This question has been needed to be
asked almost monthly. Several years ago, when digital imaging
was just starting to grab a significant part of the terrestrial
market and moving toward the 1 megapixel mark, this question
began to be asked on an ever increasingly frequent basis.
Manufacturers of consumer cameras bragged that they could
produce a print almost as good as film could. At this time,
this statement was more helpful to the manufacturer than it
was to the end user. Even 3 by 5 prints were severely pixelated.
A decent photolab print off a throwaway film camera produced
a far superior result.
The vaunted kodak-nikon pro digital camera, with it 2-plus
digital image---the first "megapixel" digital camera----cost
megabucks! Great for news paper photogs, however, the serious
underwater photographer vaunted no part of it.
Underwater still photographers pretty much sort out into
basically two types---snap shotters and fine art photographers.
They are either very casual grabshotmeisters or they are going
to do a slide show for their club or hang 8 X 10—or
better yet—--11 x 14 or 16 x 20 prints on the walls
of their homes or businesses. Even more better, publication—--sales
(Skin Diver magazine would be OK, unless National Geographic....)
money! fame! romance!
Up until a couple of years ago, digital just wasn't cutting
it for the underwater folk. The cheap digital cameras, quality
at about 1 to 2 megapixels, could make a decent 4 x 6 and
push hard on making a not-too-gawdawful 5 x 7, but required
a reasonably formidable knowledge of computer technology to
pull it off. Way too much trouble for the average diver (with
some notable exceptions)! Very little interest on the part
of housing manufacturers was afoot.
When the "threes" came out a couple of years ago,
Nikon Coolpix 900 and 950 as well as Olympus 3000 3-plus megapixel
series, with Canon and others entering the frey, 8 x 10 prints
of a pretty respectable quality level came within the reach
of the now-burgeoning multitudes of digital camera users.
At this point, underwater housing manufacturers became interested.
Underwater still photography has been going digital ever since.
Five megapixel cameras, such as the Nikon Coolpix 5000 and
Coolpix 5700 are producing nice 11x14 prints -—and just
about all the rest of the camera manufacturers have 5 meggers
and many are being housed. And not just housed! The new housings
for these digital cameras are becoming slicker, tricker and
quicker than ever. Film camera housings, typically with 5
or 6 controls at most, until very recently, have evolved in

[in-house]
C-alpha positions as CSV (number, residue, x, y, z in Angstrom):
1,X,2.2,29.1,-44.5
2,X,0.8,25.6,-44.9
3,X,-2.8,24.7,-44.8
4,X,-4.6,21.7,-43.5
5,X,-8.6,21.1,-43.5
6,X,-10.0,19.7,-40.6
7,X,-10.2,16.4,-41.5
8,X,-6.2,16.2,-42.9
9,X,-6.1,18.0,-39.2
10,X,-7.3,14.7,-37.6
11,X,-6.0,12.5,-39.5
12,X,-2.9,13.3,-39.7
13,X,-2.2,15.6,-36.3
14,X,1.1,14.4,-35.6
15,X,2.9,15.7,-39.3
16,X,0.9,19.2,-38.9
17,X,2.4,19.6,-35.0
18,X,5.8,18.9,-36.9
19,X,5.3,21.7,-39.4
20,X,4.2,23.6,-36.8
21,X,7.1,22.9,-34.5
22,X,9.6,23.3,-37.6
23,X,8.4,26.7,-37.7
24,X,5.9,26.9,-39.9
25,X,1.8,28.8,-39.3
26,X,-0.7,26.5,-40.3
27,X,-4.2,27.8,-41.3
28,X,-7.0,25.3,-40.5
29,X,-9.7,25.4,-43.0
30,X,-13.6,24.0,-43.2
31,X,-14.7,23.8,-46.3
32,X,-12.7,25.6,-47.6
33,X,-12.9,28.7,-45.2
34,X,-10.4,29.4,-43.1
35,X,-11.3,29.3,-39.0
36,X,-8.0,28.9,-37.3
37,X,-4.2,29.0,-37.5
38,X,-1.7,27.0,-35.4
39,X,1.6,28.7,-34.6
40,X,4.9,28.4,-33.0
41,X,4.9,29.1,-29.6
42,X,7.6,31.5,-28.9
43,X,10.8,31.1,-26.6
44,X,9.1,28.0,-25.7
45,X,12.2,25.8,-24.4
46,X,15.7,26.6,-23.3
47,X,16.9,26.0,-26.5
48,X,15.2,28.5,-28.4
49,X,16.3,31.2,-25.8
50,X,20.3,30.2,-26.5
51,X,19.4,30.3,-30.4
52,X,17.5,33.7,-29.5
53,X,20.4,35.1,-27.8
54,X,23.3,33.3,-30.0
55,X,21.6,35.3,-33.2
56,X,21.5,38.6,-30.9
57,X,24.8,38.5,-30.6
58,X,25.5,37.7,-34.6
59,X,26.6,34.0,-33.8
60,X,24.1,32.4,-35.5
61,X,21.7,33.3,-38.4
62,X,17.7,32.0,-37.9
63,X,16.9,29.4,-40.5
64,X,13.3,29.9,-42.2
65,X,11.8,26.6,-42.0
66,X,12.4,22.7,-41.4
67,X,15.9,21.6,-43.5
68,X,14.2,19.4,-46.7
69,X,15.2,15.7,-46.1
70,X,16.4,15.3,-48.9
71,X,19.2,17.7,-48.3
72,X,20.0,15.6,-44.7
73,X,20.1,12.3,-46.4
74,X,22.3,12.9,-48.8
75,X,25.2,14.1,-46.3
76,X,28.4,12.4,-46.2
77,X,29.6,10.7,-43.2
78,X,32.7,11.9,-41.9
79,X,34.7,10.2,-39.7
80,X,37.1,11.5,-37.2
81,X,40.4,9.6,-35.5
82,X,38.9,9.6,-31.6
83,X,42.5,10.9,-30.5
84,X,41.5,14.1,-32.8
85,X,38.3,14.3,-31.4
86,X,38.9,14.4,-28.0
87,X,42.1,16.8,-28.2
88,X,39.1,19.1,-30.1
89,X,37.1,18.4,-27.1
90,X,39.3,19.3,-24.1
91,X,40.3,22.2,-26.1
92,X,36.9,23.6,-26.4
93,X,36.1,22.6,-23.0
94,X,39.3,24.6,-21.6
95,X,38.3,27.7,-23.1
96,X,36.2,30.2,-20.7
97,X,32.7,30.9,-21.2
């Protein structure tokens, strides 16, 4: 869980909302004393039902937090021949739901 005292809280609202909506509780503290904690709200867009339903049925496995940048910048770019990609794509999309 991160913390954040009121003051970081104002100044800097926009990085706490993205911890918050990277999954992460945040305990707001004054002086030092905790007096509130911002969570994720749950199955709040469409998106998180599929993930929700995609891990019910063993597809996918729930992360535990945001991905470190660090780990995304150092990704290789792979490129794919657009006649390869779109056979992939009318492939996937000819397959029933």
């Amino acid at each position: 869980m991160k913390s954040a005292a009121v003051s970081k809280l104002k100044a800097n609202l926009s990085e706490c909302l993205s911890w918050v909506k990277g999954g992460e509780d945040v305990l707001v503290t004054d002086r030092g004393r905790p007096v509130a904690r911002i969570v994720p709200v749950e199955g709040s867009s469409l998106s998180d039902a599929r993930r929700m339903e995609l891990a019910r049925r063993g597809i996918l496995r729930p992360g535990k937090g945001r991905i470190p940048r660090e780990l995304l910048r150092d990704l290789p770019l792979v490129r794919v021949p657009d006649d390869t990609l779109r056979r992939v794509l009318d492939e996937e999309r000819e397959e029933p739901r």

the last couple of years to the point that virtually everything
on the camera is controllable with up to 20 or more buttons,
knobs and levers on a housing. Digital housings started here
and went forward. If an accordian would fit inside, you could
The last holdouts for film as a serious group have been
the professional photographers-- magazine, advertising, commercial,
glamor, and such. We just got a call from one of the most
major of them all. She wants to house her new digital canon
at about 11 megapixels for a big magazine assignment. She
went bonkers over hearing about the coming Oceanhaus housing
for the new Hasselblad H1 with Kodak digital back. This will
be the new high-end pro standard at 22 megapixels, and will
get better with time.
Has digital caught up with film? It has caught up with, and
seriously passed 35mm film and seems to even have outstrided
medium format as a "by-the way".
Our love affair with film is over. As with most affairs,
some of us will remain in denial. Some have grieved. Some
have moved on-- easily dropping the old and enthusiastically
embracing the new. Some will never love again and will will
go on in a limbo-- in a state of concocted denial, grief and
self delusion. Their cry will be "it just doesn't have
the "look" film had!" "Boo-hoo!"
"It has no soul!" "Wah! Wah!"
Do these people really know the difference? You bet! If you
showed them 2 prints —side by side, one off film and
one digital, Iwould be willing to bet the farm that a full
51-----even 52% of them would get it right--- at least half
I know this because I am one of these people, having forever
given my heart and soul to film.
I will keep my favorite film camera! But don't be too surprised
if you see me in Fiji jumping into the sea with the latest
11 megapixel digital model, though.
Hubba hubba, you all!!!